B CUSP 107
Through collaborative and interdisciplinary learning, students develop a knowledge base, skills, habits of inquiry, and imaginative vision. Focuses on individuals, society. Offered: A.
For Autumn 2010 Course Title: Autonomy and Alternatives: Personal Choices and Social Realities
All of us are confronted with choices every day: Can we do what we want to do? Or will we do what others require us to do? How do we balance the two? How do we account for the choices we actually have--or the feeling that those are not the choices we really want? Just as these are practical questions connected to our personal identity and social responsibility, they are also issues that have fascinated writers, philosophers, politicians, and artists for centuries.
This team-taught course will introduce ways of thinking about these core questions and themes concerning individual choices and social responsibility through a variety of disciplinary perspectives, including literary and cultural studies, gender and sexuality studies, political theory, and history. We will enjoy a range of texts including poetry, fiction, philosophical and critical essays, film, and personal narratives that deal with these questions in different ways and contexts. The assigned texts, in addition to lively discussion and thoughtful written work, are meant to help students investigate complex issues of history and "differences" across race, gender, culture, ethics, and politics.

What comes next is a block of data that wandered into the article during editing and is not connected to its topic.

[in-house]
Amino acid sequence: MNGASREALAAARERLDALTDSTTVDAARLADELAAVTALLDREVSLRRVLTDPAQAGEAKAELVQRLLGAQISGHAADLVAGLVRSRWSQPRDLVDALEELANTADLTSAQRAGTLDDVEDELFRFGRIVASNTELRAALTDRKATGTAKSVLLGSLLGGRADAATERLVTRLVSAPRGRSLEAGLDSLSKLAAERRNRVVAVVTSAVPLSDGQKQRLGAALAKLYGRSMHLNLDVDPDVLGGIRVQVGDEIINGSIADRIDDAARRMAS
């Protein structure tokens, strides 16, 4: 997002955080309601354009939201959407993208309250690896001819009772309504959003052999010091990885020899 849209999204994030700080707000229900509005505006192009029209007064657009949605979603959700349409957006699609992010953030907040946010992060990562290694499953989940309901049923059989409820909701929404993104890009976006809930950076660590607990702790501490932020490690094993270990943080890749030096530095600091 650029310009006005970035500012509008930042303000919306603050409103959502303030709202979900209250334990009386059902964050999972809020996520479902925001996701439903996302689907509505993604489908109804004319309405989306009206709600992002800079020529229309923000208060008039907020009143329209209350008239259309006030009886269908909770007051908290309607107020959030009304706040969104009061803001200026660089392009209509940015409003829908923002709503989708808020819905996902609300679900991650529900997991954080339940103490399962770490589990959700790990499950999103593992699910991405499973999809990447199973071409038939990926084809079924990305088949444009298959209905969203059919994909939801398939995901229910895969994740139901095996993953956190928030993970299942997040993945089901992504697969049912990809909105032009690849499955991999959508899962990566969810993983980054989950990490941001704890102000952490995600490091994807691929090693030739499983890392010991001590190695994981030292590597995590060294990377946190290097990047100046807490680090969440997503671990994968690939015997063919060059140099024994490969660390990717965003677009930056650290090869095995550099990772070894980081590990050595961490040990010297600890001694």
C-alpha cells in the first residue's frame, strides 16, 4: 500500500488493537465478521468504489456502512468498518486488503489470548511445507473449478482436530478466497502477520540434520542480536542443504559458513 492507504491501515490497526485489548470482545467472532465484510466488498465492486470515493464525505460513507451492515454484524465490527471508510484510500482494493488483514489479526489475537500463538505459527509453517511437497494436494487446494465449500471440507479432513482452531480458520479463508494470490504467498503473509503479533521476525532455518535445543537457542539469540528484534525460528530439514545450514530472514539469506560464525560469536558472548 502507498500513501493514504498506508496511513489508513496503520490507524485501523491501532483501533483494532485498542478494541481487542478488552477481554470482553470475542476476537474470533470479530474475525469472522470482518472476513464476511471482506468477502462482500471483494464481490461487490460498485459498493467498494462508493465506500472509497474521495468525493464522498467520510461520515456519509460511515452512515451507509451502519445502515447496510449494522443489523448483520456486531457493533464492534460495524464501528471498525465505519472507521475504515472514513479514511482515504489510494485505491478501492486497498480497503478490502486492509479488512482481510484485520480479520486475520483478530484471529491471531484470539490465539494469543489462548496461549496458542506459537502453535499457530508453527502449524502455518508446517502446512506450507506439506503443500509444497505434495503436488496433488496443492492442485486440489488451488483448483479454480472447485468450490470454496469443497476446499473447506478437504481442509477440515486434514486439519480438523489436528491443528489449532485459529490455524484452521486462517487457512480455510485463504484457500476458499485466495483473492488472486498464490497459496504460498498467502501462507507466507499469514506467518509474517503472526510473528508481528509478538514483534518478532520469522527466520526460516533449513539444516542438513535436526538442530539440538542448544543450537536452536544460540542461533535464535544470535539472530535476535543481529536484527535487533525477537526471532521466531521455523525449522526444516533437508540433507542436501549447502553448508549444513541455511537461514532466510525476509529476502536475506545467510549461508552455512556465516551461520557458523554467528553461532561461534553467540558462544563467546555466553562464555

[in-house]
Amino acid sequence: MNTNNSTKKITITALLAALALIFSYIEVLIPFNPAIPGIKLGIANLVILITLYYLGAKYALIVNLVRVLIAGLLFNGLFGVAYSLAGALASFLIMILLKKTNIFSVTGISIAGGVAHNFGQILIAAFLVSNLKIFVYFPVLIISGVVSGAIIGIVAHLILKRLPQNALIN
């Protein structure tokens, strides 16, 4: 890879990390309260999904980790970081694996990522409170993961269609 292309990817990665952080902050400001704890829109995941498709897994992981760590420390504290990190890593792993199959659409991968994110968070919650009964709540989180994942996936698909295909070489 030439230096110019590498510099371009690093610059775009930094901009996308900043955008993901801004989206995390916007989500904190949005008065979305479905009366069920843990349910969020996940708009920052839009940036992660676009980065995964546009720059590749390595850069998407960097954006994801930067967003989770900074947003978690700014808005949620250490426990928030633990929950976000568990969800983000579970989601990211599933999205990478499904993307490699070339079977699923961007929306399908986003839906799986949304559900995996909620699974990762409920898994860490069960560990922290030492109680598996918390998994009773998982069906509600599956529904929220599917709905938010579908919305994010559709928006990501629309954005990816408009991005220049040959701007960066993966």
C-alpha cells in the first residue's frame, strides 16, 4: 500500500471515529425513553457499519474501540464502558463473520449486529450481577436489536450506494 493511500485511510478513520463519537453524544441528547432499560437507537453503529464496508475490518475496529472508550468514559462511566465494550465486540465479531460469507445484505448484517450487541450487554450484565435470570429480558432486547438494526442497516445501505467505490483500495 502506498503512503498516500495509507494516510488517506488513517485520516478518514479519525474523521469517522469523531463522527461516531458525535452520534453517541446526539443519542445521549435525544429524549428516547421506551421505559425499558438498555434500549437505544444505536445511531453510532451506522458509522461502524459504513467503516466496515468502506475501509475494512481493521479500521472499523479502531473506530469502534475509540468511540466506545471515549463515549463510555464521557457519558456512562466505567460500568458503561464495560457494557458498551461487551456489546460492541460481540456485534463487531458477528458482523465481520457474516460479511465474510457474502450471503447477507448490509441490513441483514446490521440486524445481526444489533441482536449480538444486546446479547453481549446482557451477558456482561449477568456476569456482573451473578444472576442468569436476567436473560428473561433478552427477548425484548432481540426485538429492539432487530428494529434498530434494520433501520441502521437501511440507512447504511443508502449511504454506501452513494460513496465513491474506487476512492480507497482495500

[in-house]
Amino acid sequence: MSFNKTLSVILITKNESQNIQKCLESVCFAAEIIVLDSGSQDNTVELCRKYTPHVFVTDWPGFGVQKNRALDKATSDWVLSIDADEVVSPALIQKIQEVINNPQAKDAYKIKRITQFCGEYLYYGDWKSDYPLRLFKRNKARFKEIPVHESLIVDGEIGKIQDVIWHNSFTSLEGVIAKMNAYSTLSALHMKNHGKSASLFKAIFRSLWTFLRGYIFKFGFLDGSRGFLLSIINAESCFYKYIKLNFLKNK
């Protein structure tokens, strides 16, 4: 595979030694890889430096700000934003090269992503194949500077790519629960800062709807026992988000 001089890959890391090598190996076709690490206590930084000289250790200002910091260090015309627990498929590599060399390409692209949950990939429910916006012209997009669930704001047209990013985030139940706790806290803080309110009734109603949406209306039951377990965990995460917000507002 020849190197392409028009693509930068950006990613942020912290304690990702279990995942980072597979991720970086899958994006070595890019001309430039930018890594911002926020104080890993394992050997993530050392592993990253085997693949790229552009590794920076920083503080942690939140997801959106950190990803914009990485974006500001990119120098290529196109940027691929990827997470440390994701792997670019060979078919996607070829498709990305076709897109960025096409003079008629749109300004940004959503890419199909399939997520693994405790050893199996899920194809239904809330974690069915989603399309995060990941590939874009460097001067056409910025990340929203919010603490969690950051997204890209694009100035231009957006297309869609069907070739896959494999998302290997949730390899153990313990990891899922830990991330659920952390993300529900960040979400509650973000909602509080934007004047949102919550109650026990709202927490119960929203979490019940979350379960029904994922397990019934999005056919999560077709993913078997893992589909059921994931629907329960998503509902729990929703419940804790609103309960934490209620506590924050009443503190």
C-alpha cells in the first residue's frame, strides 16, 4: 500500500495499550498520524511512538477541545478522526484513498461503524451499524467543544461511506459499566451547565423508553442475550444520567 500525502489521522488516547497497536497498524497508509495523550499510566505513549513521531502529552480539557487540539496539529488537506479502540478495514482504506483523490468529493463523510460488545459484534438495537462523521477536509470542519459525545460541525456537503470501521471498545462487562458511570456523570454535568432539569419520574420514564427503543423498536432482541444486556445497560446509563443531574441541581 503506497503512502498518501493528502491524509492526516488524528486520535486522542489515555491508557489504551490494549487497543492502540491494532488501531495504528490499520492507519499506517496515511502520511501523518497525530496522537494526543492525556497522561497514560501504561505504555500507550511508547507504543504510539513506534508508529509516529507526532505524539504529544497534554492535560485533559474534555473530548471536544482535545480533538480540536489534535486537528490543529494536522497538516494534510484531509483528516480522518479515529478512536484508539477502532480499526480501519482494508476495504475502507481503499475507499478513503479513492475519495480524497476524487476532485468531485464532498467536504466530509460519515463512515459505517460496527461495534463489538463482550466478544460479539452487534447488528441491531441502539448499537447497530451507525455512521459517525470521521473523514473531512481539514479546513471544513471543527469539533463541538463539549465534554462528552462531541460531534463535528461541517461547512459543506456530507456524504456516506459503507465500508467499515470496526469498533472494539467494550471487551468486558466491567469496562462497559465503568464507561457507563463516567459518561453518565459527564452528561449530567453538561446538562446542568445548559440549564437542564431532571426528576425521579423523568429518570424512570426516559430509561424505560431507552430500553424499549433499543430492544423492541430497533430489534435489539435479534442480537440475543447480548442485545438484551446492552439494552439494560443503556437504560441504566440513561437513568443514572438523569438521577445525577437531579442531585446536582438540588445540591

Student learning goals
General method of instruction
Lectures, discussions, in-class activities such as debates, role-plays, field trips, and community service or involvement.
Class assignments and grading
Assignments (both graded and ungraded) will be designed to develop your ability to read and understand complex works across disciplines, to engage in rigorous yet collegial debate and argument, to cultivate your unique style as a writer, and to deepen your understanding and appreciation of the relationship between personal choices and social realities.
You will be asked to write reflective and argumentative essays, to do research on new topics, and to engage in classroom discussions and activities. There will be quizzes on the reading, a mid-term examination, and a final paper. There will also be multimedia options for some assignments.